The Rule of the God-Kings: Egypt & Byzantium


Apr 14, 2018
Speed: Marathon
Difficulty: Regent
Modifications: Raze Penalty Decreased by 60%

The following excerpts are from a cache of manuscripts discovered in August, 1956 by a shepherd on the Saini peninsula who stumbled into a cave filled with sealed clay jars. These jars contained the now famous Red Sea Scrolls: a collection of Egypt’s ancient history.

These manuscripts are now on display in the Byzantine Louvre.

An excerpt from P534: detailing the destruction of Babylon and Jerusalem at the hands of Rameses I

“The rule of the eternal pharaoh started when time began, beside the verdant waters of the Nile. The grand city of Thebes began as small as the lowly tadpole, and few could imagine what it would become. The people were guarded by the Keepers of the Sun: a cohort of able-bodied warriors who served as bodyguards and peacekeepers. Times were simpler then, and peaceful.“

Rameses I
All of this changed when a Pharaoh named Rameses I declared himself the offspring of Amun-Ra and eternal ruler of the world. He mustered a small force of fearsome chariots and rode north in search of glory. All of Egypt knows of his deeds and truly he was the first god-pharaoh.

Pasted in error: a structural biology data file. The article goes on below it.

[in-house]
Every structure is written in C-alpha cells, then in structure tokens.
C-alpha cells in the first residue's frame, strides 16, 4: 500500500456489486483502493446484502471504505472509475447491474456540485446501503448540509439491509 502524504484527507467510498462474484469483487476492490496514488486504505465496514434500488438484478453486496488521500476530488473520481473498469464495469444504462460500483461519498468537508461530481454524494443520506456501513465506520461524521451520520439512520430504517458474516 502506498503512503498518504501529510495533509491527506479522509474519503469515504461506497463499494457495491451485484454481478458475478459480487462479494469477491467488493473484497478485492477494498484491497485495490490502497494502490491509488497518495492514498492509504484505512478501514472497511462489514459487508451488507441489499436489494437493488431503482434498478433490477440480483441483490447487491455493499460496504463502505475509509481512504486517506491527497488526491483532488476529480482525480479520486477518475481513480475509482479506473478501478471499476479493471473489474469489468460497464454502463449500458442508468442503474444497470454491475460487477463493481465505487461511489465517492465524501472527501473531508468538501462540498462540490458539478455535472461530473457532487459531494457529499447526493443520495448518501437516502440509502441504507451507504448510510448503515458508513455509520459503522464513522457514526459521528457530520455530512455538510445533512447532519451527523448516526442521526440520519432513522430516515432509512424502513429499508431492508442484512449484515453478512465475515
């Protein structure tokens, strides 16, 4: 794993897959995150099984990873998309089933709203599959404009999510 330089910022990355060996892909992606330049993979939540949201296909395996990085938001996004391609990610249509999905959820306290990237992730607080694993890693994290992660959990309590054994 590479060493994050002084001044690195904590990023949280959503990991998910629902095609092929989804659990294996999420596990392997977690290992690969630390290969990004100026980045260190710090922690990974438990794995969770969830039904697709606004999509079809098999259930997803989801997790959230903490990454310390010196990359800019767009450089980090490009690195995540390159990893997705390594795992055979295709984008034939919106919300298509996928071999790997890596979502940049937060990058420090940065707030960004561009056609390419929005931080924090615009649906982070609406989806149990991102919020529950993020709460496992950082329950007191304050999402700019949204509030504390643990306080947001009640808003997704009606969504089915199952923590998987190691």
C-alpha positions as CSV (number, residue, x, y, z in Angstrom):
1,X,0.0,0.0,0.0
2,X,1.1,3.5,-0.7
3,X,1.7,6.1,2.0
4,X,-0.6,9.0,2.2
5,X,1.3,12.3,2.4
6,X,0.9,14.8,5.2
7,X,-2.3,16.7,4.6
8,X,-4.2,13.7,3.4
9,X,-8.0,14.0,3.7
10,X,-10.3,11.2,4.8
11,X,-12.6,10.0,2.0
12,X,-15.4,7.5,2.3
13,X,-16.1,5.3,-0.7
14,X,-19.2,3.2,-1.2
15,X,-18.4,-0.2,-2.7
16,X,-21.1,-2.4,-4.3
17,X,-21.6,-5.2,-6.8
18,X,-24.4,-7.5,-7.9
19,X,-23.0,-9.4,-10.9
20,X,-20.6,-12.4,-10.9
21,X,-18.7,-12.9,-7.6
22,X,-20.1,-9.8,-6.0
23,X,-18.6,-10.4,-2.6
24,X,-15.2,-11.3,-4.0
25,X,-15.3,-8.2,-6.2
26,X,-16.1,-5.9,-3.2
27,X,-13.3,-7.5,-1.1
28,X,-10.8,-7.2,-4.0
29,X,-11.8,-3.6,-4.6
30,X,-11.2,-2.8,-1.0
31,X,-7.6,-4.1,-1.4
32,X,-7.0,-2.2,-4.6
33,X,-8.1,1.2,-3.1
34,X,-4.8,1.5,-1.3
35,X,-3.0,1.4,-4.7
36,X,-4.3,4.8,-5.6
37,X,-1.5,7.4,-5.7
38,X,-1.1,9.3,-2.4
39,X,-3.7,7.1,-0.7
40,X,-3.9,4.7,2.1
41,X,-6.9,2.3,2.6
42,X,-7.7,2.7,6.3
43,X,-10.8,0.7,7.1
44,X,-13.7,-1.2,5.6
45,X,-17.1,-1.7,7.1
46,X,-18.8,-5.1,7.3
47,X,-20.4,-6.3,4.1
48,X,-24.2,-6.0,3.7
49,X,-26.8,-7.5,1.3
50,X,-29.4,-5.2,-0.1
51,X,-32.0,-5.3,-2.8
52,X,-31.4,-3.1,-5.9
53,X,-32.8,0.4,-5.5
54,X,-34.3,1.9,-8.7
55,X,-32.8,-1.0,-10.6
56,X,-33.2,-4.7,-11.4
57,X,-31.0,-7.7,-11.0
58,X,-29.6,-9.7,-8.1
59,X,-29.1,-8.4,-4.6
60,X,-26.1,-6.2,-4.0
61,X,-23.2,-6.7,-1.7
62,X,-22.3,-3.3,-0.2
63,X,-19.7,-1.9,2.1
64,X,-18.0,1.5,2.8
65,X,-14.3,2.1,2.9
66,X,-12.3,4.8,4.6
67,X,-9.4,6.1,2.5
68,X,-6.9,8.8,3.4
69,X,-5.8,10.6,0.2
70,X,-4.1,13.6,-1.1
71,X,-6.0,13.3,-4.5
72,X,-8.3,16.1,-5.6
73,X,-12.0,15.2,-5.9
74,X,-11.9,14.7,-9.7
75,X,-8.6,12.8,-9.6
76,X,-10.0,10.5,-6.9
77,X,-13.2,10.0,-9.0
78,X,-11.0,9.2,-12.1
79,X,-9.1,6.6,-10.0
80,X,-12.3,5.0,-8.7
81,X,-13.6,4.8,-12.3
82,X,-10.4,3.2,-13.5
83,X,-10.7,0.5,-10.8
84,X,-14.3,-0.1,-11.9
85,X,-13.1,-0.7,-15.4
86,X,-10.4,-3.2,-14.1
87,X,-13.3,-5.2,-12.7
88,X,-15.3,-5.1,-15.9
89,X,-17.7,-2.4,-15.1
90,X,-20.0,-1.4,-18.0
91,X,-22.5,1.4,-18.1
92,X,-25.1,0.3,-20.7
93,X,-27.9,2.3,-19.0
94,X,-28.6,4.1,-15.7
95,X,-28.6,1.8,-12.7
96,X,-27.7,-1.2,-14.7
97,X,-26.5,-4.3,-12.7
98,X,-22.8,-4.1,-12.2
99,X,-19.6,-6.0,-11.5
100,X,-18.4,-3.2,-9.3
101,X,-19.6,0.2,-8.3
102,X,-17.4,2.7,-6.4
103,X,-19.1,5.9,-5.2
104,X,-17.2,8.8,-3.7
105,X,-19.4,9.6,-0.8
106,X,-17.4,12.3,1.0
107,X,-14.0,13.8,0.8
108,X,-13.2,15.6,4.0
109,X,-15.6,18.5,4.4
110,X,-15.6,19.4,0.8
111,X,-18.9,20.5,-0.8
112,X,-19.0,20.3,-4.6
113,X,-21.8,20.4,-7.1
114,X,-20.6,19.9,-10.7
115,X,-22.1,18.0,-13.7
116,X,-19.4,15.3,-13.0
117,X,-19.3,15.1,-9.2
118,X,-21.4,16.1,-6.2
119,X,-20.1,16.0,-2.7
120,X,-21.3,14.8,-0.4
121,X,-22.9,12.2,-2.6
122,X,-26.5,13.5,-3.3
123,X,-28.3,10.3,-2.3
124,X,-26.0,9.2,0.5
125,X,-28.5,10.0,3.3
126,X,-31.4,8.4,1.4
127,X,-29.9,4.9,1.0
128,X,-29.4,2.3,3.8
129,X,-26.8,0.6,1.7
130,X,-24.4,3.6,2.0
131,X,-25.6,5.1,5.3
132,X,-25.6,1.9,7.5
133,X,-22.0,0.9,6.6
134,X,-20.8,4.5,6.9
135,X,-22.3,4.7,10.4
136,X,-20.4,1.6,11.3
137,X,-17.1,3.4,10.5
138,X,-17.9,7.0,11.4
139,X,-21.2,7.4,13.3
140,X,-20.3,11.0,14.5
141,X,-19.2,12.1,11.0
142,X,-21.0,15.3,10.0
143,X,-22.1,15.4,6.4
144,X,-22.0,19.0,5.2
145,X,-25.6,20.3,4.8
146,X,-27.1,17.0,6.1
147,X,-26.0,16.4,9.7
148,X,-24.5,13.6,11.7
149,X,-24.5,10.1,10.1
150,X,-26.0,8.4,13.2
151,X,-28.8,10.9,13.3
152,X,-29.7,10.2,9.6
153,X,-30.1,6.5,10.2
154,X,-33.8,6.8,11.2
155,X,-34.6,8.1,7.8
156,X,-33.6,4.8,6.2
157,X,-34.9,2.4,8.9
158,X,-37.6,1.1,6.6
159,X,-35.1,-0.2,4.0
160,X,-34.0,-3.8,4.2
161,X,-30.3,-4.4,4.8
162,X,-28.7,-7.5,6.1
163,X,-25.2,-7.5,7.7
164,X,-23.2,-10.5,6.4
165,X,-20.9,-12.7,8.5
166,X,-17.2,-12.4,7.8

An engraving showing Rameses I riding atop his chariot, leading his army into battle

On the edge of the Negev Desert, he beheld the city of Jerusalem and marveled at its many bowmen. It would fall eventually, but he did not have the men for a full-on attack, even with the element of surprise.

He rode on across the deserts to Babylon. After pillaging the stone works, attacked a surprised group of soldiers guarding a new settlement. He razed the newly built city to the ground and sent a message to the world about what kind of ruler he would prove to become.

Negotiating a temporary truce with the Babylonians, he rode further west, hoping to raid more settlements.

He rode as far west as the Indus valley, discovering a nation that was weak and ripe for enslavement! The government was thrown into anarchy as slaves were seized and set to work back in Thebes. A new group of chariots rode from Thebes in pursuit of their liege, capturing a group of Babylonian workers and sending them on a forced march back to Egypt.